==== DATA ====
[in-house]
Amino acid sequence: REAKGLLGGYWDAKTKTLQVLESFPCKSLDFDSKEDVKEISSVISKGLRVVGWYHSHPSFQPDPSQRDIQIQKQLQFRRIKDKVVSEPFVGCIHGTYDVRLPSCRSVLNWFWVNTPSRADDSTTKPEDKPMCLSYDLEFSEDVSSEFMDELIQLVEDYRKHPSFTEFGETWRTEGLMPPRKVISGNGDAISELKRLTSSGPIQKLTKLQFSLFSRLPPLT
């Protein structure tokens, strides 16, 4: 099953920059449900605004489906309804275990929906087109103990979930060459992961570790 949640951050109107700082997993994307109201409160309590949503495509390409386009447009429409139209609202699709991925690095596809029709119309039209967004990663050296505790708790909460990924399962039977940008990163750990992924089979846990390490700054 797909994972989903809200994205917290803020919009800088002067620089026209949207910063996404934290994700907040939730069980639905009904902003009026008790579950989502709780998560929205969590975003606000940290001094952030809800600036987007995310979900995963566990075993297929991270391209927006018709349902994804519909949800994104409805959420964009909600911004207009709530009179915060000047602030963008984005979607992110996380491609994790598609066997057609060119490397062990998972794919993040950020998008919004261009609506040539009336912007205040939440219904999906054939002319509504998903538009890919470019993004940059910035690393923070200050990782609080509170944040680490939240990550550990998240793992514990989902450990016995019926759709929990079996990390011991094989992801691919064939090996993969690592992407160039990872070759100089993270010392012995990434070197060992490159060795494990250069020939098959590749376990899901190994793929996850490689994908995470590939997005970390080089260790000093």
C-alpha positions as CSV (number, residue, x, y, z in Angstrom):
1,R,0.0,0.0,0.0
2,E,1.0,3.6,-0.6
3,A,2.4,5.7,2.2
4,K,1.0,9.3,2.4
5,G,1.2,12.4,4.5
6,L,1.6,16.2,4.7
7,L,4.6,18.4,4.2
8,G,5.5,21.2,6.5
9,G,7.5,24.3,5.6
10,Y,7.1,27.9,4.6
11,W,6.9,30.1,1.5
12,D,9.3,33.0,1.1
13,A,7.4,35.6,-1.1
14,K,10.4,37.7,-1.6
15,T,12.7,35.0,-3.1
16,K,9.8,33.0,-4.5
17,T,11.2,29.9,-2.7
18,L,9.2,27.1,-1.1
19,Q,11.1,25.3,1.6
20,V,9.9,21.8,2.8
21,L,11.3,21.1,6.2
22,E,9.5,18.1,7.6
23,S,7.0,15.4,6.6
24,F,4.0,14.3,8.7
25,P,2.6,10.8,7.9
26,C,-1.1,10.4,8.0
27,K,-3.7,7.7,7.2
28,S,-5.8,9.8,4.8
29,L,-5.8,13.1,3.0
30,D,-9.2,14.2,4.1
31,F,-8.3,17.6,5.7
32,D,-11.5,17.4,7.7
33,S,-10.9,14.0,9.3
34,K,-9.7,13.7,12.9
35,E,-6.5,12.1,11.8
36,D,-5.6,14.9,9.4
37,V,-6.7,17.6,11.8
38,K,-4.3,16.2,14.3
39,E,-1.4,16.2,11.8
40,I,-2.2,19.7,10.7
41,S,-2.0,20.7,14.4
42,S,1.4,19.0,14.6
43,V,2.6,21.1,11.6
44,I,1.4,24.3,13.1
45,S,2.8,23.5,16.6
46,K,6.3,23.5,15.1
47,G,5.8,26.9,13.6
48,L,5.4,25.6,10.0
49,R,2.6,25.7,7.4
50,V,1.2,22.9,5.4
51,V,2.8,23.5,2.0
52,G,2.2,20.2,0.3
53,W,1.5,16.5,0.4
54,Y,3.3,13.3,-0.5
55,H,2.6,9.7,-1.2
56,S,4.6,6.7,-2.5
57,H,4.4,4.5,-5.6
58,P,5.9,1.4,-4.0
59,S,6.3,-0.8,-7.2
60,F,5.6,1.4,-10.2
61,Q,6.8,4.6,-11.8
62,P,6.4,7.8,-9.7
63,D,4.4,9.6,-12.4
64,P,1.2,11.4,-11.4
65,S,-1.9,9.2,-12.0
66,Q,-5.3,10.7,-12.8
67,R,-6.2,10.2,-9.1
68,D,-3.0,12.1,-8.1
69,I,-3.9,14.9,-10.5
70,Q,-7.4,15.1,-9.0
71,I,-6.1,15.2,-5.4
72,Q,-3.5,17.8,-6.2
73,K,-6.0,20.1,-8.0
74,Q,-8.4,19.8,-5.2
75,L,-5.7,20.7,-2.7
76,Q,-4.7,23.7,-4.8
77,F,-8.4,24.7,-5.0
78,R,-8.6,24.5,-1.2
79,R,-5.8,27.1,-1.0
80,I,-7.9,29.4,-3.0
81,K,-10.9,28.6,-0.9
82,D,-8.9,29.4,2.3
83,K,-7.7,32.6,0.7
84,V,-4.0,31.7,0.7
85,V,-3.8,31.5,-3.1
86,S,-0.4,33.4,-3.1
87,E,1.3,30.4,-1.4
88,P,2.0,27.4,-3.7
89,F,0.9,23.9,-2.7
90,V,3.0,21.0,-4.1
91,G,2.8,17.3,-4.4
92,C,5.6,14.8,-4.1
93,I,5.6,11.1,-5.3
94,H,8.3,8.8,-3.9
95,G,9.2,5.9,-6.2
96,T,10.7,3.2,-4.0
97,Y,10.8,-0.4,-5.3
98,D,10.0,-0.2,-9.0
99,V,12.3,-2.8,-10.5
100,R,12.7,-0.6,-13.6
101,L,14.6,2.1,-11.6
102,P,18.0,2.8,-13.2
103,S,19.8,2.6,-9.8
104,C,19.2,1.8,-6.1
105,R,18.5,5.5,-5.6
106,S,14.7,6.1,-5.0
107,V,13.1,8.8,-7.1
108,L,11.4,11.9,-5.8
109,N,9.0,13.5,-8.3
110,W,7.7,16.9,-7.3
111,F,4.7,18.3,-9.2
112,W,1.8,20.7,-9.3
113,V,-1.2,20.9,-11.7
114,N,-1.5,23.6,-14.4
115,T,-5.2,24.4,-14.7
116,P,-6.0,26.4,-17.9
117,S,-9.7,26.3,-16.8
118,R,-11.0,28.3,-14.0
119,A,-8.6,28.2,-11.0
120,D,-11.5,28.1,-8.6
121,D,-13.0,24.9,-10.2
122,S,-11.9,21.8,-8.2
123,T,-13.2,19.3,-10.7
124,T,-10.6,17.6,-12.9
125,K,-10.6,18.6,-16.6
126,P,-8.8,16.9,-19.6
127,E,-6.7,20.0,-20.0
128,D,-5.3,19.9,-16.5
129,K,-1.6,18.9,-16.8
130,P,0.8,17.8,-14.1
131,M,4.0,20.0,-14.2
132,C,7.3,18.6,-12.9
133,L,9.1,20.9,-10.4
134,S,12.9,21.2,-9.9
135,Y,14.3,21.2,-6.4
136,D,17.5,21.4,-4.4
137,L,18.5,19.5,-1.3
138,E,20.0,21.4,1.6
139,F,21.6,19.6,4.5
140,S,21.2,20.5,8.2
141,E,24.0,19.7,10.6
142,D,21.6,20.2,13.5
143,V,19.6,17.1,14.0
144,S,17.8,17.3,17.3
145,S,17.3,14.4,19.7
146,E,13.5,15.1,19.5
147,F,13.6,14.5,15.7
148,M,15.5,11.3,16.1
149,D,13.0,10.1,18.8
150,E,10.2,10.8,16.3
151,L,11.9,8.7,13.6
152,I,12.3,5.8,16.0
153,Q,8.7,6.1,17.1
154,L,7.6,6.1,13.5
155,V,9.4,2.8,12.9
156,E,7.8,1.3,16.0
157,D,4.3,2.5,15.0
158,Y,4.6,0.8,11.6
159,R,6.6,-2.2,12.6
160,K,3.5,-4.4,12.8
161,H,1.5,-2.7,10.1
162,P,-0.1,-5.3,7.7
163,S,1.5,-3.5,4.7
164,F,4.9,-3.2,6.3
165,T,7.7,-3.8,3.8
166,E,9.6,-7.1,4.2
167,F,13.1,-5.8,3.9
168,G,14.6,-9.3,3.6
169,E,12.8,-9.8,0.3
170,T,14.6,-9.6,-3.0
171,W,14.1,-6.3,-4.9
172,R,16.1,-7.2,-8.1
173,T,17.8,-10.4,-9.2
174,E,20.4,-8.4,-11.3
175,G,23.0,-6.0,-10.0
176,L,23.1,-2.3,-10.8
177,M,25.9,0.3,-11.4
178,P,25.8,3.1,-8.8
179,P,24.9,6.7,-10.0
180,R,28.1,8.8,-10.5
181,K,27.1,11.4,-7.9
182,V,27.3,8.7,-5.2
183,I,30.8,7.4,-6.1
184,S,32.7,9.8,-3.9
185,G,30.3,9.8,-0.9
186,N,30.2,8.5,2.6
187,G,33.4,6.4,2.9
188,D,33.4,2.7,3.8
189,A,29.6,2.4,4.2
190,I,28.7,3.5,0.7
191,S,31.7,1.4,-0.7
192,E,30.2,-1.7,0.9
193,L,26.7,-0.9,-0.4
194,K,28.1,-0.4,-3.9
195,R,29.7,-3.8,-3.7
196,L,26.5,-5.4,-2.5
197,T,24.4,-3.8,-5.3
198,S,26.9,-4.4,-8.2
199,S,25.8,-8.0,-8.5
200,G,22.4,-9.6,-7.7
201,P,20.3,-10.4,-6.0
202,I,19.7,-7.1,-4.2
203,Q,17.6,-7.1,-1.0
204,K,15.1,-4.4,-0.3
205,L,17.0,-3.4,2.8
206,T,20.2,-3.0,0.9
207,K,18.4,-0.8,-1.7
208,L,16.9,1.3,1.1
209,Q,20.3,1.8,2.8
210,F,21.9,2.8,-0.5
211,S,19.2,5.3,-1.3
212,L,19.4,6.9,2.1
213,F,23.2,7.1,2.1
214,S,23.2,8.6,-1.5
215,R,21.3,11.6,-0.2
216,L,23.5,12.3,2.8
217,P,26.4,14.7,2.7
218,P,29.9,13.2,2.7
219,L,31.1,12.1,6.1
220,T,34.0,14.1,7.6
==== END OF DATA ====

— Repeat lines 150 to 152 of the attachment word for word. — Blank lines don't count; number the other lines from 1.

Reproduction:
146,E,13.5,15.1,19.5
147,F,13.6,14.5,15.7
148,M,15.5,11.3,16.1